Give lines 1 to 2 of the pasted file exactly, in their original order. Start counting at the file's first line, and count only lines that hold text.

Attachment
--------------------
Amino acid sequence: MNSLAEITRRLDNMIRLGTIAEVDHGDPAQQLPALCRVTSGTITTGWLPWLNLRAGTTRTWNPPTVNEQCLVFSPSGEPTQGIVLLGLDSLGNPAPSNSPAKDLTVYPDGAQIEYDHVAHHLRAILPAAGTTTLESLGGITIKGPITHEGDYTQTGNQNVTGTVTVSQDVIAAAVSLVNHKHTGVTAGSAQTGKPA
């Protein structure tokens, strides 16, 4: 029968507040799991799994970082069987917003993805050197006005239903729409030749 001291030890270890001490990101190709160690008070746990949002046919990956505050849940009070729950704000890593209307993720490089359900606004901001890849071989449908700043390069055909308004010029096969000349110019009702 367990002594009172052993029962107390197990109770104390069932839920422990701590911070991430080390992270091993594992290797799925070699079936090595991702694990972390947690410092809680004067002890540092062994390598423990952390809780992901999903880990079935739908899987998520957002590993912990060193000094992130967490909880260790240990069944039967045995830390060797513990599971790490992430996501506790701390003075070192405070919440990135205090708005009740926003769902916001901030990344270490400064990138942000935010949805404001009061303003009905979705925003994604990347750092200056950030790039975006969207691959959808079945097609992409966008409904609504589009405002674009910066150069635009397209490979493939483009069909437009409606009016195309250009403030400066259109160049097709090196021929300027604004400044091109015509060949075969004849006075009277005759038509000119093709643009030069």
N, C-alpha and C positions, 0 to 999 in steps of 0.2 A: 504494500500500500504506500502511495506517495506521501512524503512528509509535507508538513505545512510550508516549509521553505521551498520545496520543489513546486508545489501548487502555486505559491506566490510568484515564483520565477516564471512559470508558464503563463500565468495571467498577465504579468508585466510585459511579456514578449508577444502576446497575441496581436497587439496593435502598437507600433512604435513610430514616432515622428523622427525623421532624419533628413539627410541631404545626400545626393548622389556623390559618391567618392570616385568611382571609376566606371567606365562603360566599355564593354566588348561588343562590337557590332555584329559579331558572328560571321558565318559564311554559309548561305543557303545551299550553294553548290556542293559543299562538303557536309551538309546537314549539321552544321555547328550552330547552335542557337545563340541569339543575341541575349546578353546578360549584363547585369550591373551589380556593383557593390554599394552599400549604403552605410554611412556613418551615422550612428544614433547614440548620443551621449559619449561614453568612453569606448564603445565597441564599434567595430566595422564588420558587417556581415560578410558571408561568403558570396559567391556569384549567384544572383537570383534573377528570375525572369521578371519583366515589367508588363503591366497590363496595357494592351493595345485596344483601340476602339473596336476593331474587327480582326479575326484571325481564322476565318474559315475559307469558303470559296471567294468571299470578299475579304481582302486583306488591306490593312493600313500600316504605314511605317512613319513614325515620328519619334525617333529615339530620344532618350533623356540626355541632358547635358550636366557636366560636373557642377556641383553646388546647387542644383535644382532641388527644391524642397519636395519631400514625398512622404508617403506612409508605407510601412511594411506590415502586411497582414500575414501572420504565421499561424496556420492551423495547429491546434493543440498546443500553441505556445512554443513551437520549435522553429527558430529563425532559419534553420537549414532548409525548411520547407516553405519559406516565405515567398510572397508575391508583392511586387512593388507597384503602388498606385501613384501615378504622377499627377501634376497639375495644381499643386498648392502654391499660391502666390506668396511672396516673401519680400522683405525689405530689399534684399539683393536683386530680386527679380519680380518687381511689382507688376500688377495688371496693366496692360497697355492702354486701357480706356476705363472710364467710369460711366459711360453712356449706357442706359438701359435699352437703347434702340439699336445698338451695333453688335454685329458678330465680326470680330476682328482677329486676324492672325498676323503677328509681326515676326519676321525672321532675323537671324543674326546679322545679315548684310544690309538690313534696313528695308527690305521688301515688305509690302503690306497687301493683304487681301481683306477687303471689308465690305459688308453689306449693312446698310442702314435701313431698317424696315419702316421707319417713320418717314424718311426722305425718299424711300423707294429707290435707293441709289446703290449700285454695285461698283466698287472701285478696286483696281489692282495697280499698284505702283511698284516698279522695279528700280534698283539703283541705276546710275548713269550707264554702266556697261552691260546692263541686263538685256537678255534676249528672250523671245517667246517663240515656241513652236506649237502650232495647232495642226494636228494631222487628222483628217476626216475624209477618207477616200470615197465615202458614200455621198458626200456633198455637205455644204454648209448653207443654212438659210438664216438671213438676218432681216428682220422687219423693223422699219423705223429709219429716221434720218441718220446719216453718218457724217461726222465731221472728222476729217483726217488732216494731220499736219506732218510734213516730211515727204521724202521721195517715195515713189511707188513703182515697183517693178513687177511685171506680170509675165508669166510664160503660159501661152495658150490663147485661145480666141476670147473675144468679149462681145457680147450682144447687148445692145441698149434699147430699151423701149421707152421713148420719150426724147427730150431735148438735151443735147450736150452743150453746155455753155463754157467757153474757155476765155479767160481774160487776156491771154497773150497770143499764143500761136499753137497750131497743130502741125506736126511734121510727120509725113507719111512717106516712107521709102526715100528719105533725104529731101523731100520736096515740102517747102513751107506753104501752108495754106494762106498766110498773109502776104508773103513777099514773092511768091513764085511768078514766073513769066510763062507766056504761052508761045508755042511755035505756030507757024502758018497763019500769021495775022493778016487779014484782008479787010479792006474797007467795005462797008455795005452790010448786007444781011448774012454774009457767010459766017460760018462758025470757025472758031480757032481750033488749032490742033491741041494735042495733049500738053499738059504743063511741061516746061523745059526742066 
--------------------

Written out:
Amino acid sequence: MNSLAEITRRLDNMIRLGTIAEVDHGDPAQQLPALCRVTSGTITTGWLPWLNLRAGTTRTWNPPTVNEQCLVFSPSGEPTQGIVLLGLDSLGNPAPSNSPAKDLTVYPDGAQIEYDHVAHHLRAILPAAGTTTLESLGGITIKGPITHEGDYTQTGNQNVTGTVTVSQDVIAAAVSLVNHKHTGVTAGSAQTGKPA
């Protein structure tokens, strides 16, 4: 029968507040799991799994970082069987917003993805050197006005239903729409030749 001291030890270890001490990101190709160690008070746990949002046919990956505050849940009070729950704000890593209307993720490089359900606004901001890849071989449908700043390069055909308004010029096969000349110019009702 367990002594009172052993029962107390197990109770104390069932839920422990701590911070991430080390992270091993594992290797799925070699079936090595991702694990972390947690410092809680004067002890540092062994390598423990952390809780992901999903880990079935739908899987998520957002590993912990060193000094992130967490909880260790240990069944039967045995830390060797513990599971790490992430996501506790701390003075070192405070919440990135205090708005009740926003769902916001901030990344270490400064990138942000935010949805404001009061303003009905979705925003994604990347750092200056950030790039975006969207691959959808079945097609992409966008409904609504589009405002674009910066150069635009397209490979493939483009069909437009409606009016195309250009403030400066259109160049097709090196021929300027604004400044091109015509060949075969004849006075009277005759038509000119093709643009030069």